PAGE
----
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Light-triggered in vivo activation of adhesive peptides regulates cell adhesion, inflammation and vascularization of biomaterials

Nature Materials volume 14, pages 352360 (2015) | Download Citation

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Abstract

Materials engineered to elicit targeted cellular responses in regenerative medicine must display bioligands with precise spatial and temporal control. Although materials with temporally regulated presentation of bioadhesive ligands using external triggers, such as light and electric fields, have recently been realized for cells in culture, the impact of in vivo temporal ligand presentation on cell–material responses is unknown. Here, we present a general strategy to temporally and spatially control the in vivo presentation of bioligands using cell-adhesive peptides with a protecting group that can be easily removed via transdermal light exposure to render the peptide fully active. We demonstrate that non-invasive, transdermal time-regulated activation of cell-adhesive RGD peptide on implanted biomaterials regulates in vivo cell adhesion, inflammation, fibrous encapsulation, and vascularization of the material. This work shows that triggered in vivo presentation of bioligands can be harnessed to direct tissue reparative responses associated with implanted biomaterials.

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Acknowledgements

This work was supported by the Materials World Network Program grants DFG AOBJ 569628 (AdC) and NSF DMR-0909002 (A.J.G.) and the National Institutes of Health (NIH) grants R01-AR062368 and R01-AR062920 (A.J.G.). T.T.L. and J.R.G. were supported by the Cell and Tissue Engineering NIH Biotechnology Training Grant (T32 GM-008433).

Author information

Affiliations

  1. Woodruff School of Mechanical Engineering, Georgia Institute of Technology, Atlanta, Georgia 30332, USA

    • Ted T. Lee
    • , José R. García
    • , Ankur Singh
    • , Edward A. Phelps
    • , Asha Shekaran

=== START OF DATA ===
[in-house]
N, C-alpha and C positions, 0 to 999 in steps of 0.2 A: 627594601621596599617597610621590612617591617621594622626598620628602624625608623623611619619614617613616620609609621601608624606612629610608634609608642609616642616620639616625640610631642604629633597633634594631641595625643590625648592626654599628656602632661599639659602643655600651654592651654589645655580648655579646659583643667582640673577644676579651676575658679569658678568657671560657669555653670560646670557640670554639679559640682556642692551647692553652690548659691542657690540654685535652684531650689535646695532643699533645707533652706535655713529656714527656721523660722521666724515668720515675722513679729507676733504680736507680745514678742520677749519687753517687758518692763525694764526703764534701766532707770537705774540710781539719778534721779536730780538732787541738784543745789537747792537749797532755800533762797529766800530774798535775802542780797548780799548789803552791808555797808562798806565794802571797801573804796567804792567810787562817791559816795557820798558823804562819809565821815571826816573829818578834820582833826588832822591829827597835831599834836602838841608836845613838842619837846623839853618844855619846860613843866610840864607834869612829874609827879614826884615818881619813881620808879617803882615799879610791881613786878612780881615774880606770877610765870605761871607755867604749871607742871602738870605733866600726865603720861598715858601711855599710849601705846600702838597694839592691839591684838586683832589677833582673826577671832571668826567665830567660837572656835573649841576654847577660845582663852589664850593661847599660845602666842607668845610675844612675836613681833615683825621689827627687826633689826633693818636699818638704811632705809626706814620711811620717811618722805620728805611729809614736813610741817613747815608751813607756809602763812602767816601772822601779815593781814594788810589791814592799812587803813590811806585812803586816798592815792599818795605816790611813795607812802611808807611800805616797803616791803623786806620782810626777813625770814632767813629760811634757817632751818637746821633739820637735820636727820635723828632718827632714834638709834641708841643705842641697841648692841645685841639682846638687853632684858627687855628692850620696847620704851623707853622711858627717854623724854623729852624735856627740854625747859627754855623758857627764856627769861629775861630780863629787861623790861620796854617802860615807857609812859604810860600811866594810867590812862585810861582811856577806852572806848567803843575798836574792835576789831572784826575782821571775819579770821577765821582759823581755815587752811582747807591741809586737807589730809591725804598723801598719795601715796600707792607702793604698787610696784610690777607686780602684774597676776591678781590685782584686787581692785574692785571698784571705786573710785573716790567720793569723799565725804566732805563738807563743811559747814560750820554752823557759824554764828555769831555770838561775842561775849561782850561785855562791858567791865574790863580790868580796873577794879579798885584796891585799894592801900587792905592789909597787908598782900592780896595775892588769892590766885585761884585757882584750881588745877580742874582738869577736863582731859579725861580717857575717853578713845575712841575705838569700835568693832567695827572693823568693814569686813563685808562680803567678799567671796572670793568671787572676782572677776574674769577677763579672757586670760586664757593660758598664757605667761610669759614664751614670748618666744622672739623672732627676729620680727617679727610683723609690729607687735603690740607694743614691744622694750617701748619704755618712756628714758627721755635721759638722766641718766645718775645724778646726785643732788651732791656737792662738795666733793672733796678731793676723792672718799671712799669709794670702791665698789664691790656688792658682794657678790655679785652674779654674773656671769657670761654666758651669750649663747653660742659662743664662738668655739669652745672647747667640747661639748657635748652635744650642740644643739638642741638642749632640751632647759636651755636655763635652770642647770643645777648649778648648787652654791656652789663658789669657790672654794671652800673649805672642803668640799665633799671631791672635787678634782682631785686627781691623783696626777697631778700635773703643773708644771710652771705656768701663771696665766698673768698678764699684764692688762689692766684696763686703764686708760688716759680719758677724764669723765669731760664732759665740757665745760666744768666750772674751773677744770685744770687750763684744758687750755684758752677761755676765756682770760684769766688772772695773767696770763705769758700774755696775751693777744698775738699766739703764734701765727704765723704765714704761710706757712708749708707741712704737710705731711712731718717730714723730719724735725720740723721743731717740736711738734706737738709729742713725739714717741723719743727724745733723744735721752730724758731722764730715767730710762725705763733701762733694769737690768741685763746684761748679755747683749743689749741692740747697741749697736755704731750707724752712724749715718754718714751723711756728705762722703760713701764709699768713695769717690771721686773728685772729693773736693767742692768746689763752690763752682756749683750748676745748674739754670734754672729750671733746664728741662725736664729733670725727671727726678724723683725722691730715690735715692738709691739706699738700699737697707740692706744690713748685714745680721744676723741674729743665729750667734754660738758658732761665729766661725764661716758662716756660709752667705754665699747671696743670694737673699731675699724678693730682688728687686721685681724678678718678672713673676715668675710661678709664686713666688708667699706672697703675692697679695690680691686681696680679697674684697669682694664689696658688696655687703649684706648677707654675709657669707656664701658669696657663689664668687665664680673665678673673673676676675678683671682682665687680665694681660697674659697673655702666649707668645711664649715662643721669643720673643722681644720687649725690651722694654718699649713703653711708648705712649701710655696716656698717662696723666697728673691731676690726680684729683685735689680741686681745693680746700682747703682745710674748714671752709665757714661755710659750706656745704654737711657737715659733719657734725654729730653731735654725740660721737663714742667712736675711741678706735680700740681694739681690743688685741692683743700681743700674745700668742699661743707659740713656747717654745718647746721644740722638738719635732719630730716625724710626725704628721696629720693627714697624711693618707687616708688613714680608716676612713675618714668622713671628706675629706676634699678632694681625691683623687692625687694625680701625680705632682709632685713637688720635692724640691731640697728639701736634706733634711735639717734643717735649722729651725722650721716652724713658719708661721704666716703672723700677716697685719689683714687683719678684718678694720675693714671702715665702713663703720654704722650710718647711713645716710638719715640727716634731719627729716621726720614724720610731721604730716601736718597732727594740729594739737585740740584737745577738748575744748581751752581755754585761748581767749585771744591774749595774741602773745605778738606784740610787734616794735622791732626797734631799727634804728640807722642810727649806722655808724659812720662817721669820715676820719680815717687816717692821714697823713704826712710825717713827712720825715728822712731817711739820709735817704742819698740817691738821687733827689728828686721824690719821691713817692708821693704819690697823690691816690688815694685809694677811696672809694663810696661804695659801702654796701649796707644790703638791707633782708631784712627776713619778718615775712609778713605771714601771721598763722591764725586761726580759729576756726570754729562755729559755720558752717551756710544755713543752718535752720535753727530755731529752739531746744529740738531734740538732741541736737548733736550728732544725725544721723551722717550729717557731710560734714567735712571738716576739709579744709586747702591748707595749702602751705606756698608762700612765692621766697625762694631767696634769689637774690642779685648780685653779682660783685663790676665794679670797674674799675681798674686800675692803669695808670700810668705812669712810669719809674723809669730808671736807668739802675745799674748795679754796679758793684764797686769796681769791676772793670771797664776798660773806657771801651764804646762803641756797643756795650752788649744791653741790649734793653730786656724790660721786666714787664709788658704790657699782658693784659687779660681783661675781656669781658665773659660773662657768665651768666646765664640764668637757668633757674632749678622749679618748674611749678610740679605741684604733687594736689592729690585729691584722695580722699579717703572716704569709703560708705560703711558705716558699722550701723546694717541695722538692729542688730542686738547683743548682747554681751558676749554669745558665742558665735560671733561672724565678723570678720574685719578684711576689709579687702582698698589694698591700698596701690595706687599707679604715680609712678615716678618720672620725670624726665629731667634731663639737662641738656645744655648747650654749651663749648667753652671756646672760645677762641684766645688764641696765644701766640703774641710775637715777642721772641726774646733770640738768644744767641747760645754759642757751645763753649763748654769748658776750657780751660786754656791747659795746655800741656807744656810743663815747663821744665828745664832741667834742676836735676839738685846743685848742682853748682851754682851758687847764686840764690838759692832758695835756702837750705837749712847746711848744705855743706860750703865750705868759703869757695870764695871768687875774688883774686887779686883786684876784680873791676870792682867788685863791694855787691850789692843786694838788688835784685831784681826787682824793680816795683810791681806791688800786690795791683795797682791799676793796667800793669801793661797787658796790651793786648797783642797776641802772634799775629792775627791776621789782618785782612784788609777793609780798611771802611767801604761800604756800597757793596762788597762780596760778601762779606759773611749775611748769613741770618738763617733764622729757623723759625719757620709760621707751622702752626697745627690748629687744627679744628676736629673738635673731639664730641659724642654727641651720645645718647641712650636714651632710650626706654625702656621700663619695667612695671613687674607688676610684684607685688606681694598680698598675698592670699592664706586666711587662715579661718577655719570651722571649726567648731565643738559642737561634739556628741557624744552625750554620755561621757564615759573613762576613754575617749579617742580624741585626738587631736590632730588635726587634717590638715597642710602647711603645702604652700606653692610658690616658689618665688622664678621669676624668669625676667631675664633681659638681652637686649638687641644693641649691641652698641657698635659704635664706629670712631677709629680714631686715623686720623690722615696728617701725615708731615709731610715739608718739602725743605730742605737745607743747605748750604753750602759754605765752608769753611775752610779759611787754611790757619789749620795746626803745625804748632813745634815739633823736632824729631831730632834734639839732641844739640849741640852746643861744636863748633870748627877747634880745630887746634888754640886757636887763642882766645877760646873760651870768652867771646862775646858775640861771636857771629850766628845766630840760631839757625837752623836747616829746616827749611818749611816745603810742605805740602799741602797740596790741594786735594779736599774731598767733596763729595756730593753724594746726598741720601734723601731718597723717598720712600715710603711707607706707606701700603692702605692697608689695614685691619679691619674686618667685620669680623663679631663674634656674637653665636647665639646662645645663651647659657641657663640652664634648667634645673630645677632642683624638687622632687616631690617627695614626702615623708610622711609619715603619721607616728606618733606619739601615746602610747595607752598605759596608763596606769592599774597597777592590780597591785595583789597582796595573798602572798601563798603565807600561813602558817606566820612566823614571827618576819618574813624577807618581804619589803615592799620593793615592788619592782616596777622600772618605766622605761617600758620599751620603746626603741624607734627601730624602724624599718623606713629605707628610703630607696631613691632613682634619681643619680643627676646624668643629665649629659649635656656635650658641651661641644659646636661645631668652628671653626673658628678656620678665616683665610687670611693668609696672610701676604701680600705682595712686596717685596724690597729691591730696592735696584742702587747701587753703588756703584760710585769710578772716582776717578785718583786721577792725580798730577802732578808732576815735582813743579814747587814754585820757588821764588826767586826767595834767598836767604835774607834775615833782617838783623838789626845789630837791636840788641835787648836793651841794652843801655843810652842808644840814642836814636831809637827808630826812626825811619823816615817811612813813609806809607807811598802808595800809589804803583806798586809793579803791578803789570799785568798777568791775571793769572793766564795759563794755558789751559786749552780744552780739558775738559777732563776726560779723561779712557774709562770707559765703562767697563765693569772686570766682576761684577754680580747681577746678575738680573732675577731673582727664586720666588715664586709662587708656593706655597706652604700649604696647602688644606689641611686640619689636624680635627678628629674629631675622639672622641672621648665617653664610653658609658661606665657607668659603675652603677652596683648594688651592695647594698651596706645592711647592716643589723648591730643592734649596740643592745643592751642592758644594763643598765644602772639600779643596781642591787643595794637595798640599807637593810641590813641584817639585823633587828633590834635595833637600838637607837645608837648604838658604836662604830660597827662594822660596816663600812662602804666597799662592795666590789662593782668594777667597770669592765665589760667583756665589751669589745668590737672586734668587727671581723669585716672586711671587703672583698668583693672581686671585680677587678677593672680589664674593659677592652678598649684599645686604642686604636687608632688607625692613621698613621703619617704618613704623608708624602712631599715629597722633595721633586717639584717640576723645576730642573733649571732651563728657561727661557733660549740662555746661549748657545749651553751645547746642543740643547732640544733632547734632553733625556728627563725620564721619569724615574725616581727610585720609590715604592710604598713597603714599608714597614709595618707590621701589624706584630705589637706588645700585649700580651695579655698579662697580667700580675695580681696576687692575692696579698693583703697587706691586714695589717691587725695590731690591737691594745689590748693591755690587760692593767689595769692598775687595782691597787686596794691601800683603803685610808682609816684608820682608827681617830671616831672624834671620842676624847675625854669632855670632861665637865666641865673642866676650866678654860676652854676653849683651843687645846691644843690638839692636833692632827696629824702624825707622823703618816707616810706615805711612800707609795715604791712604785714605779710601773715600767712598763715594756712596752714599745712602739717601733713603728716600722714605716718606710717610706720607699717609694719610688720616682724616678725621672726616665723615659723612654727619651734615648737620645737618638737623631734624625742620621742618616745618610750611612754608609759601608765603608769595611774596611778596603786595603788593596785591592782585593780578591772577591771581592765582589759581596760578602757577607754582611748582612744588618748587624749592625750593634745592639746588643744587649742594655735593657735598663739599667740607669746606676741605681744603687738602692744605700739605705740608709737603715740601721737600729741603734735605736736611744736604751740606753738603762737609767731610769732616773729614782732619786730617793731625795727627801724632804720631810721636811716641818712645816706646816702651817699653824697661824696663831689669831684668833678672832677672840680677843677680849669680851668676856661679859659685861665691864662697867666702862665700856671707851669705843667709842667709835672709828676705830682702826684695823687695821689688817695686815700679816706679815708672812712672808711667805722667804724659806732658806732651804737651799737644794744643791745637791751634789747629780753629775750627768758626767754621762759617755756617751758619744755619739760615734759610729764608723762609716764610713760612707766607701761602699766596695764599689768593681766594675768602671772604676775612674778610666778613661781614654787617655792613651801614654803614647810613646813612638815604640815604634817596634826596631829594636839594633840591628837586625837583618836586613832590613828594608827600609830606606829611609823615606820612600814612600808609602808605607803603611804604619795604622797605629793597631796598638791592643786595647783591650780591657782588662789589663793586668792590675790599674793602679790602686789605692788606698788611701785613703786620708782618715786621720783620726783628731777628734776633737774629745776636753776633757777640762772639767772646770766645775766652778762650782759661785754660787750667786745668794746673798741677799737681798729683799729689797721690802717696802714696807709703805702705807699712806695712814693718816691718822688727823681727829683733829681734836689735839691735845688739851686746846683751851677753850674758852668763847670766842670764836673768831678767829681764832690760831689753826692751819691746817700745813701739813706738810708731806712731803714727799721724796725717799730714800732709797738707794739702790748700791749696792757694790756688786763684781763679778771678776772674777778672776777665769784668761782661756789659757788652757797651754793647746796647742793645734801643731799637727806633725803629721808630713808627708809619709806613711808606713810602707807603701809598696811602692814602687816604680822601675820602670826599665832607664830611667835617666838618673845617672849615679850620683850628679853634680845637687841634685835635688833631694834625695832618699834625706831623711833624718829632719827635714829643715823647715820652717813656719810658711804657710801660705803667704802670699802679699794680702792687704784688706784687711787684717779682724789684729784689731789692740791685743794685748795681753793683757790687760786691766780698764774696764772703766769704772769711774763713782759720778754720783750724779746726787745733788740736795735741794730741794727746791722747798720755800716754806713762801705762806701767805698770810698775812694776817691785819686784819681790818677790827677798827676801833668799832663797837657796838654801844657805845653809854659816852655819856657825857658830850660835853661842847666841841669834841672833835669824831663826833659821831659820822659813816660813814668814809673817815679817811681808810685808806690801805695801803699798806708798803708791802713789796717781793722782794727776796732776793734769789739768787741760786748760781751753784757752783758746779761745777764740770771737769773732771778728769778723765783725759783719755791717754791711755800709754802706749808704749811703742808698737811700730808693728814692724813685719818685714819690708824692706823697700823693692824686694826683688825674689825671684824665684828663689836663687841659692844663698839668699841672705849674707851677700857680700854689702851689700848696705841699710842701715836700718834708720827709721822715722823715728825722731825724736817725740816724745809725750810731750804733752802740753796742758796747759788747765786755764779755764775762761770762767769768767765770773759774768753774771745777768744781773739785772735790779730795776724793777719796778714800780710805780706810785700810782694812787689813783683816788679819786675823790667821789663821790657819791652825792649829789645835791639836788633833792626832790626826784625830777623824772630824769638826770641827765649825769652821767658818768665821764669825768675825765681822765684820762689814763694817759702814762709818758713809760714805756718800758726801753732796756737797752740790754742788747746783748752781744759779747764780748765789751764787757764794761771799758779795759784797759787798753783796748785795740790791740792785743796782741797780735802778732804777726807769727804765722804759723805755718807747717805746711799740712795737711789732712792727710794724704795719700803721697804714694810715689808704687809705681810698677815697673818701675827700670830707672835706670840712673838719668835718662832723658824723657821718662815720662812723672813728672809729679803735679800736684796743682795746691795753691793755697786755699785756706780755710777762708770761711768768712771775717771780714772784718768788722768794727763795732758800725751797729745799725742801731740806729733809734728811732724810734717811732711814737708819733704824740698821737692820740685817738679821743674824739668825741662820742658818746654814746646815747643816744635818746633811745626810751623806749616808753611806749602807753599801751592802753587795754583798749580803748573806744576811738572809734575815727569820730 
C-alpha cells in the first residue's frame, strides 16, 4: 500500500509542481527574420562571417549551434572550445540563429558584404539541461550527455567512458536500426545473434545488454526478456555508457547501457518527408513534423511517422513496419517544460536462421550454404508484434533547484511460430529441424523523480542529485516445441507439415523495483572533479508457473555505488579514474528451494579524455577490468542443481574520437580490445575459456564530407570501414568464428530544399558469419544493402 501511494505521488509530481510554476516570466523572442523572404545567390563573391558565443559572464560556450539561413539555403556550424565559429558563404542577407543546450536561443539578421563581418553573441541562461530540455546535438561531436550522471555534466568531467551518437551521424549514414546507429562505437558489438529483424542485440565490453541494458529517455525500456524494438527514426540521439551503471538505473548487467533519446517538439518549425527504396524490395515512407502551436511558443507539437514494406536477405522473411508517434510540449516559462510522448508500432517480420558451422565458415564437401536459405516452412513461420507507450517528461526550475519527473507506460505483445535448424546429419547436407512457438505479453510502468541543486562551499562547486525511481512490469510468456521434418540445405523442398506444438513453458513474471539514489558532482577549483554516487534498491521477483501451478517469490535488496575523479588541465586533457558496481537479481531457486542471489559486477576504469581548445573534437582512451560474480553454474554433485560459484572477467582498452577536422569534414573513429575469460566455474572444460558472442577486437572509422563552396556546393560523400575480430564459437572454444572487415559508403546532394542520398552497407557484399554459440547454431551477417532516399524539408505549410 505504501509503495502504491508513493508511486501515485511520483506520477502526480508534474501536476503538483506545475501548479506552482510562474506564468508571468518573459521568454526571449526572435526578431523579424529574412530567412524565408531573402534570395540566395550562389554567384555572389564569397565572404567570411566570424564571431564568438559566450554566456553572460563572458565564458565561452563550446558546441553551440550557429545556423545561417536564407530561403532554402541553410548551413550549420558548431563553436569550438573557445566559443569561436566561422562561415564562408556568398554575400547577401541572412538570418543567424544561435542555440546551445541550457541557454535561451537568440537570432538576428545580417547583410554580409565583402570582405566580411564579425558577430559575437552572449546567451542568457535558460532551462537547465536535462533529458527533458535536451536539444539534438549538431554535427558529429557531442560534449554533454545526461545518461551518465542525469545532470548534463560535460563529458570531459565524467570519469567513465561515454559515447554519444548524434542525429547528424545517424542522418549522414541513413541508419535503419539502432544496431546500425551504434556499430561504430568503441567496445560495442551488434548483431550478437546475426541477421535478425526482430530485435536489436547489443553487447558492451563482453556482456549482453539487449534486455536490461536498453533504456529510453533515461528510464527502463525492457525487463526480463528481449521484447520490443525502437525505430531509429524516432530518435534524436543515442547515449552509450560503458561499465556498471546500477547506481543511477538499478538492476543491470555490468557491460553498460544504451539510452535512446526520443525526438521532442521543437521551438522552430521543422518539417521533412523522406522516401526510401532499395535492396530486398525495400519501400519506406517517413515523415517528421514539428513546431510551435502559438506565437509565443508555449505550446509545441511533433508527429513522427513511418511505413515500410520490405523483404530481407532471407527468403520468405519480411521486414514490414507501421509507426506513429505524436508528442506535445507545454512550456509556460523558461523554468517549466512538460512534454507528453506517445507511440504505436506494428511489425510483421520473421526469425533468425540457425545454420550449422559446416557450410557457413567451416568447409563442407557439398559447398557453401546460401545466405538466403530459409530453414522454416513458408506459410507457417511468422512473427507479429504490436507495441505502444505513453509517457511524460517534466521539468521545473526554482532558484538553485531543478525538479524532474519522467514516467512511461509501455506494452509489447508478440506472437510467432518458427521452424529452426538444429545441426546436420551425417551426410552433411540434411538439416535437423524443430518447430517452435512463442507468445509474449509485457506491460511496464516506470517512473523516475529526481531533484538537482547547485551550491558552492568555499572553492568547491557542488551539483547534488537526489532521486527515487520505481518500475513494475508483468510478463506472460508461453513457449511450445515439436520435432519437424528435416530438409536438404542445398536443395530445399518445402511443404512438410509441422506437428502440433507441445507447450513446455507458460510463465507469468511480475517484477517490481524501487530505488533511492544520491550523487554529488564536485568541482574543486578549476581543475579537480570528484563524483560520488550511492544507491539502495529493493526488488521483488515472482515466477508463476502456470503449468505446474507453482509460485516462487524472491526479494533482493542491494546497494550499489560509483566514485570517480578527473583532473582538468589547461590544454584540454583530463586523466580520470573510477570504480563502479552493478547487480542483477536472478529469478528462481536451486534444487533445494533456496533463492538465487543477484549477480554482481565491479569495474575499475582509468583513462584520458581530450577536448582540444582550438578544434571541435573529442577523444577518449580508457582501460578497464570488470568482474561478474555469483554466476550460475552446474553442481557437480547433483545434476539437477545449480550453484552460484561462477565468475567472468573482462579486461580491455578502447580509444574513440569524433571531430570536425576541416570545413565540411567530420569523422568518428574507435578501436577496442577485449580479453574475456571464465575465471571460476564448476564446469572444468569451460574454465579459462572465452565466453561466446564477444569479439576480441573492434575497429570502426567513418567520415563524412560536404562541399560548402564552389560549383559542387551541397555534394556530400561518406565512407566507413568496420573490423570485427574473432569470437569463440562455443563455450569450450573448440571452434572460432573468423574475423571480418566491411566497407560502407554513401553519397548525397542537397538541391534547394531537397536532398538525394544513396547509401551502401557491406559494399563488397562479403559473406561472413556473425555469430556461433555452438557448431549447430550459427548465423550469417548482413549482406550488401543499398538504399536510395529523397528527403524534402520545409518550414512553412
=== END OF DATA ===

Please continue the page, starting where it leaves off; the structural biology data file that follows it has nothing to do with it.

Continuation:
•  & Andrés J. García
  2. Petit Institute for Bioengineering and Bioscience, Georgia Institute of Technology, Atlanta, Georgia 30332, USA

    • Ted T. Lee
    • , José R. García
    • , Ankur Singh
    • , Edward A. Phelps
    • , Asha Shekaran
    •  & Andrés J. García
  3. Max-Planck-Institut für Polymerforschung, Mainz 55128, Germany

    • Julieta I. Paez
    • , Simone Weis
    • , Zahid Shafiq
    •  & Aránzazu del Campo
  4. Sibley School of Mechanical and Aerospace Engineering, Cornell University, Ithaca, New York 14853, USA

    • Ankur Singh

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Contributions

T.T.L. and J.R.G. conducted all experiments, collected data and performed data analysis. J.I.P., S.W. and Z.S. synthesized and characterized caged compounds. A.S. performed the in vivo uncaging efficiency study, and A.S. and E.A.P. assisted with hydrogel development and implantation procedures. A.J.G. and A.d.C. developed the concept, and together with T.T.L. contributed to the planning and design of the project. T.T.L., A.d.C. and A.J.G. wrote the manuscript and all authors discussed the results and commented on the manuscript.

Competing interests

The authors declare no competing financial interests.

Corresponding author

Correspondence to Andrés J. García.

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DOI

https://doi.org/10.1038/nmat4157

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